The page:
Backyard blackberry season begins

I’ve just spent an hour or so negotiating with the blackberry tangle in the back yard. My landlord gets all the credit for its growing there in the sun by the back fence, and every time I take out the compost I check on the state of the berries on the way and feel lucky.

Blackberries ripen a few at a time, and ours are starting to come in bursts now, like water rising after the rain. Suddenly a spray of green berries will have five or a dozen or a handful of dark ones.

The larger and juicier and softer, usually, the sweeter — and the sweetest ones always seem to cluster dead center, or at the back against the fence, where they will take most time and careful positioning (and scratches) to get at. It’s reassuring of them to be so consistently metaphorical.

Blackberry picking takes patience and layers of clothing, because blackberry canes are tough, and they have thorns. Serious thorns. We had a blackberry thicket in the backyard growing up, and  my brother and sister and old friend from next-door will remember getting off the swings to taste the first getting-dark-but-still-sour berries, risking our bare feet — and the weekend mornings when the whole family would come out to pick in jeans and sweatshirts, even in July.

You want protection, especially if you’re planning to get past the easy outer edge of the bush. Blackberry thorns will cheerfully go right through denim, and I’ve got the marks today to prove it. While you’re easing over and under arching bramble stems, disentangling bind weed, pulling out jewel weed that has shot up taller than you are, and gingerly leaning on and around a spiky jumble of all three — just to reach the handful of berries you’ve been peering at through the leaves from three angles already, always an arm’s length out of reach — sometimes you wonder what the lure is that brings you back. And whether you’re going to get out again with your shirt still on.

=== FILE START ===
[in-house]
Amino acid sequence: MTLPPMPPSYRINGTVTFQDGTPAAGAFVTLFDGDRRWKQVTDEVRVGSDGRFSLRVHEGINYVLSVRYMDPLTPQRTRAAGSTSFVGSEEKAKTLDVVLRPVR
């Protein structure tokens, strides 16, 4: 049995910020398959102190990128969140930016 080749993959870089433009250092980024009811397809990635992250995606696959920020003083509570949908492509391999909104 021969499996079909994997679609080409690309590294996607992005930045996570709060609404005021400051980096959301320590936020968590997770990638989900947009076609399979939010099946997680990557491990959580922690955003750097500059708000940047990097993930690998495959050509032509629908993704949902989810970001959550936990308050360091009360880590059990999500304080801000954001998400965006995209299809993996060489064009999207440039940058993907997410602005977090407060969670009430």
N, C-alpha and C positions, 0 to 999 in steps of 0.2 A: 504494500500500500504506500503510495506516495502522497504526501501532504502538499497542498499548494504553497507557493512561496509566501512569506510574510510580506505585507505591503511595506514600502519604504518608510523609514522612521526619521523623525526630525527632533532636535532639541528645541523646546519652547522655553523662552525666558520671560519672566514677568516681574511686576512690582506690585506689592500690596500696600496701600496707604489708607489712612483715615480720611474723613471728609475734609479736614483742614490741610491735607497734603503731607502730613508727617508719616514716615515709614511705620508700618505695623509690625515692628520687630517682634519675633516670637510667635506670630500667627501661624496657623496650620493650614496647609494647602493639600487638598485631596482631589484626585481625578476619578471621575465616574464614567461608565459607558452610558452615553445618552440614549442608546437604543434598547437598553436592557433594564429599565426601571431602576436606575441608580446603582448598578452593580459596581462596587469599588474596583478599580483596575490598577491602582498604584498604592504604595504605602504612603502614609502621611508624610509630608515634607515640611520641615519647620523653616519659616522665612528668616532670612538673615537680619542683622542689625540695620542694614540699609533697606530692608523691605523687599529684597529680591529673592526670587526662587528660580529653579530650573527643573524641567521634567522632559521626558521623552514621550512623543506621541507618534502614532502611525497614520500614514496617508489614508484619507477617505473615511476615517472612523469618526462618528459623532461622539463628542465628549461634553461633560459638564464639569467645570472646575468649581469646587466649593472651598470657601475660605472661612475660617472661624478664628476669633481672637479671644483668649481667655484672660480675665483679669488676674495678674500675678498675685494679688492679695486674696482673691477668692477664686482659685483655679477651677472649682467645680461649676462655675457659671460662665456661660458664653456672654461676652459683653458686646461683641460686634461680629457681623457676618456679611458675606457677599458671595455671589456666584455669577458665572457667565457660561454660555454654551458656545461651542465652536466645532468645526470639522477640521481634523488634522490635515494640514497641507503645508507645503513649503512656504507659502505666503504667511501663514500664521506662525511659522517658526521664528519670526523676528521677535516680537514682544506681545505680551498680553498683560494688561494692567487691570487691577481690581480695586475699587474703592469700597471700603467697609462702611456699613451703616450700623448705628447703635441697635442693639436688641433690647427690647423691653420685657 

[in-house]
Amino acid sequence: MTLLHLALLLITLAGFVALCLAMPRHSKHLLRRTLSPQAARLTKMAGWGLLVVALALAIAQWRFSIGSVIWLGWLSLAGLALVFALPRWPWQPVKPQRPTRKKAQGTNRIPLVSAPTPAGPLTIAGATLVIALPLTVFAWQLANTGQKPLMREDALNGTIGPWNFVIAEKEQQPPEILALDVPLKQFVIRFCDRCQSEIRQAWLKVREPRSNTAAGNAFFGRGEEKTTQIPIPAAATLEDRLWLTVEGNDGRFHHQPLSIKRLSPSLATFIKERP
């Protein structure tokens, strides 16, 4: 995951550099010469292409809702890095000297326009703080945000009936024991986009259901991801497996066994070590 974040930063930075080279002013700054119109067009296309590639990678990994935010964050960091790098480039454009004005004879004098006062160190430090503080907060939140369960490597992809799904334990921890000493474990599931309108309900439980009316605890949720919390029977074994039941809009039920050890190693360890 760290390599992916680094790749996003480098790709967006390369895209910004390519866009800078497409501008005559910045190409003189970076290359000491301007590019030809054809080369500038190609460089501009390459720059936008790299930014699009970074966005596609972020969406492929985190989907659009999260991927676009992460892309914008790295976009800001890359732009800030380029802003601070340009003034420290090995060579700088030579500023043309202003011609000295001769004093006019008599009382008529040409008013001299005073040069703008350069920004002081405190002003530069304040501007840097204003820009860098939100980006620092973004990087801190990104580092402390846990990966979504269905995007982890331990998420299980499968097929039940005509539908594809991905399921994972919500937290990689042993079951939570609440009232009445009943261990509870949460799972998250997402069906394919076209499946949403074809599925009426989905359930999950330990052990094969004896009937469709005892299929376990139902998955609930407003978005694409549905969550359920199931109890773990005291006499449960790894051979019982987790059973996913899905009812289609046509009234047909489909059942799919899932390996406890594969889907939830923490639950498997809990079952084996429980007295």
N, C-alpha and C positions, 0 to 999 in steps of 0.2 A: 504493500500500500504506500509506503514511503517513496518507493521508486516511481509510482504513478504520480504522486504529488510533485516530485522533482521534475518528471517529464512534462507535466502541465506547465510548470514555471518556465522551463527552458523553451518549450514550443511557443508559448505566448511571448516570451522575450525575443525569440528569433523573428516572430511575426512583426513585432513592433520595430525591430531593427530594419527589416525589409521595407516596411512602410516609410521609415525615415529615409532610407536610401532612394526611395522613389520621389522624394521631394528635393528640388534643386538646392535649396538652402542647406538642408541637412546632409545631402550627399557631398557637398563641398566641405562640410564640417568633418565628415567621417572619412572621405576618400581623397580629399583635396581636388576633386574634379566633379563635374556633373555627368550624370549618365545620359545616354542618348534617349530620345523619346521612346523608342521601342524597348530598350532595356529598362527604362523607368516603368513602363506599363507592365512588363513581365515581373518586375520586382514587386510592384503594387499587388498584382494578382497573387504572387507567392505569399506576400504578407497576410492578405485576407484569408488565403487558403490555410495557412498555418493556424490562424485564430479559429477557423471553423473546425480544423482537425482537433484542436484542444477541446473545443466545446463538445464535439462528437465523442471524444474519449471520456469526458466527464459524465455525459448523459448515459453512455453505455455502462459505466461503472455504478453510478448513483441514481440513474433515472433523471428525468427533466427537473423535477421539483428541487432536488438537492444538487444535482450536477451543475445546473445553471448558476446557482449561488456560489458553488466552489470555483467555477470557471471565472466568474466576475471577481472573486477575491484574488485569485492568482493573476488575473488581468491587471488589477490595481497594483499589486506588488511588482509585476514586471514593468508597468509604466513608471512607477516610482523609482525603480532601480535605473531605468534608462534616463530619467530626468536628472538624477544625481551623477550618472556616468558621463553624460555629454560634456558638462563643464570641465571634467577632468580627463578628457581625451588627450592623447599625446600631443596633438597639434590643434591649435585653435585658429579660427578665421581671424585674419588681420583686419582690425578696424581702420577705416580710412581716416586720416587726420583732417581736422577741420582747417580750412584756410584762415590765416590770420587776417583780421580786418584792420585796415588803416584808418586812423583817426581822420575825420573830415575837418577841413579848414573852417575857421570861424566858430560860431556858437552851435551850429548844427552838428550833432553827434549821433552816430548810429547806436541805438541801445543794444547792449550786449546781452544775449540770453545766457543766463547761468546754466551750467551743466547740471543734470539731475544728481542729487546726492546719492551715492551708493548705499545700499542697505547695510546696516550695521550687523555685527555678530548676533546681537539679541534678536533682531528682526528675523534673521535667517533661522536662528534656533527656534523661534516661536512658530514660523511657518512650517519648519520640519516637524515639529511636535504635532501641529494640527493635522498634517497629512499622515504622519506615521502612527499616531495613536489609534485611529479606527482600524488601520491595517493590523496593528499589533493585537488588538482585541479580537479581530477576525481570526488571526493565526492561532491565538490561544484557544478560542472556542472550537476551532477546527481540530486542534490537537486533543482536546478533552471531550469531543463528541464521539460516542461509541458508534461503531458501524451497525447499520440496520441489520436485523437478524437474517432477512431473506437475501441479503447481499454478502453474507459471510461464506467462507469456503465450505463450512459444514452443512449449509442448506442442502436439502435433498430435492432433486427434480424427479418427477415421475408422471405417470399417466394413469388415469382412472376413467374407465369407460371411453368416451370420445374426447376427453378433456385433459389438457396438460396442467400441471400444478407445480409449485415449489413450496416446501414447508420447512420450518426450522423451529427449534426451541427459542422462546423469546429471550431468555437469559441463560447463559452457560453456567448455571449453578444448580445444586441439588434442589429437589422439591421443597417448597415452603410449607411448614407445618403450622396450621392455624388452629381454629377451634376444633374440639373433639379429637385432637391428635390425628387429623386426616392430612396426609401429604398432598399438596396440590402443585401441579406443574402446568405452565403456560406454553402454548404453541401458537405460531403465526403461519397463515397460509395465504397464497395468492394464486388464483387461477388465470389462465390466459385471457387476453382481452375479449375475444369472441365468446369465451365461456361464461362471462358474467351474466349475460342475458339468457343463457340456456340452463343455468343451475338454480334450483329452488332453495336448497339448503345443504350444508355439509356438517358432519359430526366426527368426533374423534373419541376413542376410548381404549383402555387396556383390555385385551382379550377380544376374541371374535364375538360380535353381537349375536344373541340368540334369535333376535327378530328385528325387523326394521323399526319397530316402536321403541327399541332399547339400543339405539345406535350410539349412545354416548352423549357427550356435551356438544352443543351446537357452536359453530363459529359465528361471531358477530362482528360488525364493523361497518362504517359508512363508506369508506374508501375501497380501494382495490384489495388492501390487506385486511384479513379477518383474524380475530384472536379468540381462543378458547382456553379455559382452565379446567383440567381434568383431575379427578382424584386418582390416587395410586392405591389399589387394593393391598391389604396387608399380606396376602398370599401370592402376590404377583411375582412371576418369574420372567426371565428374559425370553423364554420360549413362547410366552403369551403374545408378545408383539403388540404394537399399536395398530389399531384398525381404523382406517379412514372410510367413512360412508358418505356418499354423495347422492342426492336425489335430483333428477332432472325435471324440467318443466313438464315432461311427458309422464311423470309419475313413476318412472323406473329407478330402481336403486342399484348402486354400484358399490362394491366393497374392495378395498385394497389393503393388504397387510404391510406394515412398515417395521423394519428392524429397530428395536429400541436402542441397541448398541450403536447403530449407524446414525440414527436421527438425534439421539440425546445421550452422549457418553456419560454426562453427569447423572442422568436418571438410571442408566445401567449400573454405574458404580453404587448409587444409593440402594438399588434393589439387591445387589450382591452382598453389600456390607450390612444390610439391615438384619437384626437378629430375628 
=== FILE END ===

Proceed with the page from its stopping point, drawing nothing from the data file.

But the lure is there, and it only seems to come this way. Once when I was young (but old enough to know better), the young Abbotts and Gar from next door decided to break a path through the middle of our blackberry patch to get to the center. This is not, it turns out, good for the blackberries. When my dad retired a few years ago, we gave him a new generation of baby blackberry bushes and spent a day helping to grub out all of the other things that had taken the chance to root themselves in the places we had cleared.

Whacking that path taught me something. Besides its effect over time, it was a lot less satisfying. There’s something about easing through openings in the bush, losing your bandana, sliding into clearings big enough for cottontails, easing a hand under leaves and around prickers to feel for berries overhead that you can’t see, that livens a sunny afternoon.

I got about a quart in the hour I was out there, not counting the ones I ate out of hand, and many of those came from the deepest patches I was able to reach. Sandy Ryan and I may eat them by the handful, but last year I froze pints of them to bake into muffins in the winter. I put the last cupful into a blueberry pie two weeks ago.

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